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Hill Collins' Theory

Hill Collins’s theory centers on the ways that black women have marginalized themselves by working as domestic workers in white households. The difficulties that black women had been experiencing while working in white families is the basis for the Black Feminist Thought (Collins 15). Hill Collins uses the black feminist thought ideology for encapsulating the ideas that stem from black women and in order to illustrate a stance for such women. It also contains the observations and interpretations that are pertinent to Afro-American women, which demystifies various expressions of common themes. The thought exhibits three key themes. These themes are the impossibility of separating black women from their cultural history, the fact that black women have a unique stance as a group and the third theme postulates the universal experience of black women’s standpoint, which may be portrayed differently by different women (Collins 18).

Collins also points out that black women cannot be members of feminist thought or black social thought because the two thoughts pertain to whiteness and maleness respectively. In fact, women who actively engage in the cultural patterns of sociology look forward to acquiring the insider skills of thought as well as having their action conform to the sociological worldview (Collins 29). However, this compels them to adhere to a standpoint that differs from their own. Moreover, it is also likely that their status of being an outsider within will create tensions, because people who become outsiders can be entirely changed by their new status.

Relating Hill Collins’s Theory to MacKinnon’s Theory

MacKinnon’s feminist theory of the state focuses on the objectification of women as well as the correlations between sex and violence. The theory is based on the ideology that sexuality is a feminist methodology, when treated as a social construct of male power (MacKinnon 227). Dominance is also related to the ideas of masculinity, while the concept of submission, on the other hand, is related to feminism. For this reason, women end up being objects that are to be dominated and controlled. Similarly, pornography, entertainment and advertisement agencies contribute to the objectification of women. This results in abuse, humiliation and degrading of women as a gender.

The similarity between the theories of MacKinnon and Collins is that they both are centered on the marginalization of women in a society. The scholars emphasize on the ways that women are silenced by the society, thus being subjected to inequality. As a result, women find themselves in an inferior position relative to men. The other similarity between the theories is that both theories touch on the dominance of the male gender and blend the subject with the marginalization of women. For instance, Collins’s theory stipulates that white men have become the dominant group in the field of sociology. Therefore, the women’s interpretation of human society is based on the white men’s insider-influenced observations. MacKinnon also mentions that the dominance of men in the sense that men use abstract principles and standards in order to create an advantage for men.

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The major difference between the two theories is that MacKinnon focuses on women in general, while Collins’ categorically addresses the black women in particular. Mackinnon’s arguments target all of the women and how they have been subject to the process of objectification. Collins’s theory, on the other hand, lays emphasis on the black women within the confines of black feminist thought. Moreover, even though the two theories revolve around the issue of women marginalization, the basis of marginalization is rather different. In this respect, MacKinnon’s take on marginalization of women stems from the process of objectification and the women’s ability to be submissive.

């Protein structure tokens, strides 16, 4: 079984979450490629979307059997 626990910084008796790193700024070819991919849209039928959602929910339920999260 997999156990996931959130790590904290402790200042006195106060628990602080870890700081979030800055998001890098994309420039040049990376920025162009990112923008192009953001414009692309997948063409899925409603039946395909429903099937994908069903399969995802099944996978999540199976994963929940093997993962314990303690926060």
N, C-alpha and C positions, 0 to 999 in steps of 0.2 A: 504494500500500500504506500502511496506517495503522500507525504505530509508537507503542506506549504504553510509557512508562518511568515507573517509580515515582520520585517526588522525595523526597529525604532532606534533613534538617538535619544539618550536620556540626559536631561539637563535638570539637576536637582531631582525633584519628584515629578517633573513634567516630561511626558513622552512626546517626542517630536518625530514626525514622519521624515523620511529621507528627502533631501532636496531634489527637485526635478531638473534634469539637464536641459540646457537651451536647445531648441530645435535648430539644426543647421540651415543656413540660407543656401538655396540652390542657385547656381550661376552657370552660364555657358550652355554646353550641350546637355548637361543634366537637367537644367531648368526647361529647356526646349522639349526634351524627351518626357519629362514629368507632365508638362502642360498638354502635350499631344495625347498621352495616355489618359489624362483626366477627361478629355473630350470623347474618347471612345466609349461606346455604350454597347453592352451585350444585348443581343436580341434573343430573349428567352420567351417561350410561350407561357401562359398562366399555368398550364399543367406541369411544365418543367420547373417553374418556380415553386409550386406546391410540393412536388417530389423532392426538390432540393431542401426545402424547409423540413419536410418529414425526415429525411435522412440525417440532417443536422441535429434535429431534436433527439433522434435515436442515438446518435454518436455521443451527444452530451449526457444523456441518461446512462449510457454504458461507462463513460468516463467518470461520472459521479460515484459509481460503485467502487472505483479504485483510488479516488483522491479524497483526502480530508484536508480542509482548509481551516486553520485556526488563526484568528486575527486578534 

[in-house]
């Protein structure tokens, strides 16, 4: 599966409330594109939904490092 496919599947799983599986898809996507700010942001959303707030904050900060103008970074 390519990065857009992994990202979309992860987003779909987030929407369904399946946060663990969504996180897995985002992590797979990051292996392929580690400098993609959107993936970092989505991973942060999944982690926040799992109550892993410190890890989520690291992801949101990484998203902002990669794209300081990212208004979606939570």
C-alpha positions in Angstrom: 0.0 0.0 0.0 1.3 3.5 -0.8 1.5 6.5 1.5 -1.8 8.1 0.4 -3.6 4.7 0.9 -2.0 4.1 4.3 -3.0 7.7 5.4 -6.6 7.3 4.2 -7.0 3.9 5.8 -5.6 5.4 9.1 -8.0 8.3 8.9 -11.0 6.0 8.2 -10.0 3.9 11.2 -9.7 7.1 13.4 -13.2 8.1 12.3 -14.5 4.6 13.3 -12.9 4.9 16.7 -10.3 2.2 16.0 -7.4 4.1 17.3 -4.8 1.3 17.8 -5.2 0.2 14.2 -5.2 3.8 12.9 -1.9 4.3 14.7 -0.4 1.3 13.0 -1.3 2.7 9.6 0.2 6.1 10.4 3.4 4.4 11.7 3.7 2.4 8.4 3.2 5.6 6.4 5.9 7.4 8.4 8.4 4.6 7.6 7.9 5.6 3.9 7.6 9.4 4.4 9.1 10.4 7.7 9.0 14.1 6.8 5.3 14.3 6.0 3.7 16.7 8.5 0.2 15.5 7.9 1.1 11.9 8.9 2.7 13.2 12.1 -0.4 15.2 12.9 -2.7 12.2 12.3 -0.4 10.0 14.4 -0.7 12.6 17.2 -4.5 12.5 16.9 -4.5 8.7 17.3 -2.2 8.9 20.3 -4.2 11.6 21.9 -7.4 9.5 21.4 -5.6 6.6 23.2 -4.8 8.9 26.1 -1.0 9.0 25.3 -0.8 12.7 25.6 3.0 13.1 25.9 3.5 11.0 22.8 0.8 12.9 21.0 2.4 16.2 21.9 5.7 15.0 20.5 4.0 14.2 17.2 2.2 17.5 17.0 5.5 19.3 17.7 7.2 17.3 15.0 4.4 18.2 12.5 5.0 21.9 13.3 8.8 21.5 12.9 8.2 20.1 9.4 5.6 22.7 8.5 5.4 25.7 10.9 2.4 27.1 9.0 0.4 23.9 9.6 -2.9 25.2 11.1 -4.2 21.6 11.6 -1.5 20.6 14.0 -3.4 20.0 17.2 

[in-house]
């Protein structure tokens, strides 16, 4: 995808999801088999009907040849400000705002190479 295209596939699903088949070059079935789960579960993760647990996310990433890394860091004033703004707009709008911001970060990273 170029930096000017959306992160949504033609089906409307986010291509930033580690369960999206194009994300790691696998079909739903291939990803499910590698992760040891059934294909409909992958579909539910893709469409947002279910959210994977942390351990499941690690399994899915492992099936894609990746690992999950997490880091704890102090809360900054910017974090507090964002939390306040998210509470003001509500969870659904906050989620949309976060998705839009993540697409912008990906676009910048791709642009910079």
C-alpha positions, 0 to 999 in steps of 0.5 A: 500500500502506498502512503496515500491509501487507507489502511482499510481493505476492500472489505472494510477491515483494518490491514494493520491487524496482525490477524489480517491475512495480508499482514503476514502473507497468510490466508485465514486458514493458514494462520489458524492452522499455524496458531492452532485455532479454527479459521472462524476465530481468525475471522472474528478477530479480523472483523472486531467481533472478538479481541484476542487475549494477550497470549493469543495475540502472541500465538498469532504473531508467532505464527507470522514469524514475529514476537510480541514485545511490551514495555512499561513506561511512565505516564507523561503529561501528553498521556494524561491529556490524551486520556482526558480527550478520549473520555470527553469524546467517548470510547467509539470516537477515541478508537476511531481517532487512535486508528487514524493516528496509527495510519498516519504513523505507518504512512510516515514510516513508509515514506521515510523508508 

According to MacKinnon, pornography plays a critical role in the process of systematic oppression of women. Collins’s work is a portrayal of people who exist in the space of power, but are marginalized in a way that impedes them from having access to that power. In contrast, Collins’s theory explains the ways that marginalization of women stems from the cultural and personal experiences in respect to the paradigms of sociology.

 
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Relating Hill Collins’s Theory to Beauvoir’s Theory

In the book, The Second Sex, Simone de Beauvoir lays emphasis on the oppression of women and why they are considered the second sex (Beauvoir 404). She rejects the biological and psychoanalytical explanations for the reasons that women are oppressed. Beauvoir builds up her argument based on the fact that women are oppressed due to them being confined to certain roles that significantly limit their freedom (Beauvoir 414). In fact, she categorically mentions that a person is not born a woman, but rather becomes a woman. Beauvoir’s theory has similarities with that of Collins’s since they both address the subject of gender inequality. In this regard, Collins’s theory lays emphasis on the subordination of women and the men as the dominant group in sociology. Beauvoir also touches on the men superiority, which plays a significant role in subordination of women. Moreover, men use their superiority to consider themselves as essential beings, while women are thought to be unessential beings or objects.

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The disparity between the two theories is that they utilize different analogies in order to explain why women are marginalized. According to Beauvoir, women rely on men for shelter, opinions and sustenance, thus making women dependent on men. Therefore, according to Beauvoir, the marginalization of women stems from the fact that women are always reluctant to digress from the societal norms and venture into the wilderness of liberty (Beauvoir 418). As for Collins’s approach, black women act in accordance with their place in the white men-dominated worldview. Therefore, black women accept their subordinate position and deal with the fact that they were not born men or white.

Relating the feminists to the Marxist Emilie Durkheim

Durkheim’s theory focuses on the benefits of divisions of labor and how this phenomenon is beneficial for a society (Durkheim 118). His theory stipulates that division of labor creates a feeling of solidarity between people and thus establishes a social and moral order within a society. The feminists’ theories enable one to reconsider and revitalize Durkheim’s theory because the process of women’s stems from the lack of division of labor. In fact, the proponents of the feminist theories focus on the dominance of men and how women are inferior and submissive beings. For this reason, if both men and women engage in similar and equal tasks through the division of labor, then the marginalization of women will subside (Durkheim 123).